The Interplay of Internal and External Traffic on Online Networks in the Prediction of Collective Attention

Understanding the interplay between internal and external traffic across networks is an important issue in the analysis of dynamic processes on graphs, with applications across a range of disciplines, including the sociological contexts of models of online popularity, attention prediction for news events, and collective memory. Previous related research has used time series data to learn graphs [1], or typically applies multivariate forecasting techniques without explicit consideration of underlying network structure [2]. In this work, we reconstruct the time series for a process on a target node using a known graph and the time series of its neighbours. We apply our models (Figure 1) to Wikipedia data; the underlying network of articles connected by hyperlinks, with edge weights the aggregate monthly traffic across each link, and the processes on each node as the time series for daily page views. In effect, using traffic on the network to assist in predicting traffic to nodes from external sources.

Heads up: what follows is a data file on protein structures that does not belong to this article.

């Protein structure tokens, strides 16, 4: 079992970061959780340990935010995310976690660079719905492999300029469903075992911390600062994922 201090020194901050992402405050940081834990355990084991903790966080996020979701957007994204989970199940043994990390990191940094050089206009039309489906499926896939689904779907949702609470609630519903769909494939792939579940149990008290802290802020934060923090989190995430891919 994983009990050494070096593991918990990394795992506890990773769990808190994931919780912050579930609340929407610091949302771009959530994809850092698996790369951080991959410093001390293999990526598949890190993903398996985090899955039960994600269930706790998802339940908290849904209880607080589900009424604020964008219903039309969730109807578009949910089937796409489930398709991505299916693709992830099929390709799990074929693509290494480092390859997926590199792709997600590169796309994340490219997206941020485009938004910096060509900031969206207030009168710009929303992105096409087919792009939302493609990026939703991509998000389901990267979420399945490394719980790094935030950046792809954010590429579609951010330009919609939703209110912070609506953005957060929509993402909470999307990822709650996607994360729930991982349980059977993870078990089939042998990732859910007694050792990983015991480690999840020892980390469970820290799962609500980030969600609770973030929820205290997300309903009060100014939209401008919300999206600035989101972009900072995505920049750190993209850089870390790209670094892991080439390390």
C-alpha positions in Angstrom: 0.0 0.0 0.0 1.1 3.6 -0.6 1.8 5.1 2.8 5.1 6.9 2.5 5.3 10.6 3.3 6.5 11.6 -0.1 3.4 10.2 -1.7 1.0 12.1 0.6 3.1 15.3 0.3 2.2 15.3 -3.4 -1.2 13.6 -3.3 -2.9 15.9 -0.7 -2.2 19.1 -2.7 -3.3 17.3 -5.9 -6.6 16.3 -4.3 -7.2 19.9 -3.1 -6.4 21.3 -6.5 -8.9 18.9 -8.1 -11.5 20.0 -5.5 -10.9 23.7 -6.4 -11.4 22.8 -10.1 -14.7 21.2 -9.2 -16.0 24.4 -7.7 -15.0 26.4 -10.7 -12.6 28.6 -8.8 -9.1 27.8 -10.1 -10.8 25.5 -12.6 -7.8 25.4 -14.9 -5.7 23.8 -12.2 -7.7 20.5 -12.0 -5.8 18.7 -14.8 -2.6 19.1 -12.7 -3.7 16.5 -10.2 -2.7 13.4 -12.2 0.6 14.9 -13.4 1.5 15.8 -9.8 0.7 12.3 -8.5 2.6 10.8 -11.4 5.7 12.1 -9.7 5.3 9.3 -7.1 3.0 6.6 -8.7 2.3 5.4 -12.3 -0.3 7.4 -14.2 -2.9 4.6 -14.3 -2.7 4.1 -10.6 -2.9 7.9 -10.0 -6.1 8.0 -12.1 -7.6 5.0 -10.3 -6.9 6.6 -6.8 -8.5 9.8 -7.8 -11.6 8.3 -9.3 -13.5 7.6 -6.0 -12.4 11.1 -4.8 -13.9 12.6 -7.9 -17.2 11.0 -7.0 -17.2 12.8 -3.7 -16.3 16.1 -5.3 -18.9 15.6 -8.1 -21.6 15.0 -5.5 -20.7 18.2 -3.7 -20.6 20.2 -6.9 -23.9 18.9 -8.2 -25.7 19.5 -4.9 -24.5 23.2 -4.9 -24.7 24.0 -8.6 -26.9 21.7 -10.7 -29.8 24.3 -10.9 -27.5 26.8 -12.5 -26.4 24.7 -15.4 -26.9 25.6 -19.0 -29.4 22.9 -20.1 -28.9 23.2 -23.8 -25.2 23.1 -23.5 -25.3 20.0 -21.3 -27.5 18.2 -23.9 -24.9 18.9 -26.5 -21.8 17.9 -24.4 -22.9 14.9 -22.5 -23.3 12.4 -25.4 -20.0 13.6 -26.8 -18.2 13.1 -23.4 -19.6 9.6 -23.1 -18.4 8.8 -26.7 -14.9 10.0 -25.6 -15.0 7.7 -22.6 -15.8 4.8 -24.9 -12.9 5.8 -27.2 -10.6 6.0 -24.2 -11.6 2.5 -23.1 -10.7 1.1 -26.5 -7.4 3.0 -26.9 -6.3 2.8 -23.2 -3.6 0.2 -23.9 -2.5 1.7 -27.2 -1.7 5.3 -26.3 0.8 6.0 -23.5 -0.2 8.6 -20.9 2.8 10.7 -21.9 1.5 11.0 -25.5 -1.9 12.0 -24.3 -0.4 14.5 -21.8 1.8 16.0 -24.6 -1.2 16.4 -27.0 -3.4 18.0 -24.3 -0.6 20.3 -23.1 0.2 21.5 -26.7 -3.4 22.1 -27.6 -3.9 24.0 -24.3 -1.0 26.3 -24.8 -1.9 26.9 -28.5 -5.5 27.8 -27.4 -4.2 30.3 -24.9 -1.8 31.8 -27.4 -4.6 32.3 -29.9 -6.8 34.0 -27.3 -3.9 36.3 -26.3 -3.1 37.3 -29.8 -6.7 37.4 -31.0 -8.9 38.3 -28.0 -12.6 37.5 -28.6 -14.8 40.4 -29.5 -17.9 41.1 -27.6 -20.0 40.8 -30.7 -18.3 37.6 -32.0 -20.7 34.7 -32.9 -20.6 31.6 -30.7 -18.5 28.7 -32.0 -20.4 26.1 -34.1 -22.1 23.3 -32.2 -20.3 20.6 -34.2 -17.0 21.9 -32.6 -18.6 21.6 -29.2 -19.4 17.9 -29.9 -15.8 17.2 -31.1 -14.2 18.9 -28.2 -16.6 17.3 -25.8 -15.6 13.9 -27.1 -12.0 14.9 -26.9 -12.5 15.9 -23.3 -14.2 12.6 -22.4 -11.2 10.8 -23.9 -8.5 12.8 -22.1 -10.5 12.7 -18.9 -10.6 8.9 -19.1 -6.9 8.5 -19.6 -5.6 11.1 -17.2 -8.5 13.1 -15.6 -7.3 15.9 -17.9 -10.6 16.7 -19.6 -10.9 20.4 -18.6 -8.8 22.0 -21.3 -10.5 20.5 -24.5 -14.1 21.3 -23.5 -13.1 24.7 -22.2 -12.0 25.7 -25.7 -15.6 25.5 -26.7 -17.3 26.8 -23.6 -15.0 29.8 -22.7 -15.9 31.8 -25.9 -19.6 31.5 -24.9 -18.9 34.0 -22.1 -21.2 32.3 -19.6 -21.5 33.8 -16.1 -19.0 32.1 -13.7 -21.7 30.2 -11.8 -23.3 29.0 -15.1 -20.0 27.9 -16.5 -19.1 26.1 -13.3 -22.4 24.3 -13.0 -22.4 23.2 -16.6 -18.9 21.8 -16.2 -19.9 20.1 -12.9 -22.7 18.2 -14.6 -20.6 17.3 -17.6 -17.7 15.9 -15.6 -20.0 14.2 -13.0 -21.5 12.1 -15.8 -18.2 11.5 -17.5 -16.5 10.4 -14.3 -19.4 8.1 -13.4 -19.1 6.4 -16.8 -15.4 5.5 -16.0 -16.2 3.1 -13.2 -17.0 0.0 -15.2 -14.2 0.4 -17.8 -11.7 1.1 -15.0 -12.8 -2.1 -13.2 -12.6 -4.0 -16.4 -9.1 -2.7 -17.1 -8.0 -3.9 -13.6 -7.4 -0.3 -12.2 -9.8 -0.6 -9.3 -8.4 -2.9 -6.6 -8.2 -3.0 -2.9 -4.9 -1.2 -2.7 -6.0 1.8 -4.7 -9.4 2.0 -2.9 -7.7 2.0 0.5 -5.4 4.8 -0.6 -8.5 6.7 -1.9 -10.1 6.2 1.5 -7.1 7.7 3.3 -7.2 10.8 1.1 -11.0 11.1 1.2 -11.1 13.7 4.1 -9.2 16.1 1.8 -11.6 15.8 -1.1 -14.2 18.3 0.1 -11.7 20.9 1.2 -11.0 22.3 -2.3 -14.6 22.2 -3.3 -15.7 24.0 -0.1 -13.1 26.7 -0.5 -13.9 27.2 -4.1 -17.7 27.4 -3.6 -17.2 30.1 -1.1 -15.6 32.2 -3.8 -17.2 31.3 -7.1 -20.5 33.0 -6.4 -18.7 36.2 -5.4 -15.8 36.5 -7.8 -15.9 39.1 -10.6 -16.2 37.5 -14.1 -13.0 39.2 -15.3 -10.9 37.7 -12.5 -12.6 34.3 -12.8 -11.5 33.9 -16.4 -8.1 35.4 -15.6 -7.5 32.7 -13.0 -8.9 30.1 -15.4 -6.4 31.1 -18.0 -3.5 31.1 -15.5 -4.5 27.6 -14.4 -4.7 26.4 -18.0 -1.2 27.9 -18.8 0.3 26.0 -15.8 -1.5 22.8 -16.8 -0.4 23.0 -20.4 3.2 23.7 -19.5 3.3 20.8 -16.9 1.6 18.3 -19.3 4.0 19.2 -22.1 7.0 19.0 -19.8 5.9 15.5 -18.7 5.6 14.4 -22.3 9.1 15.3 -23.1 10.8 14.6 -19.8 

Current results with the models reproduce a given article’s time series with a median of 21% symmetric mean absolute percentage error and 46% explained variance, despite just 17% of traffic being internal to the Wikipedia article network. Given the success of the current research, we will further develop our models towards the problem of time series forecasting. Network interactions have been underutilised in studying online popularity and attention prediction, yet these results indicate that ‘sympathetic’ responses of page neighbours are likely a rich resource for accuracy improvements.

Patrick Gildersleve, Taha Yasseri and Renaud Lambiotte
Monday, September 24, 2018 - 17:30 to 17:45


The official Hotel of the Conference is
Makedonia Palace.

Conference Organiser: NBEvents

The official travel agency of the Conference is: Air Maritime

Photo of Thessaloniki seafront courtesy of Juli Bellou
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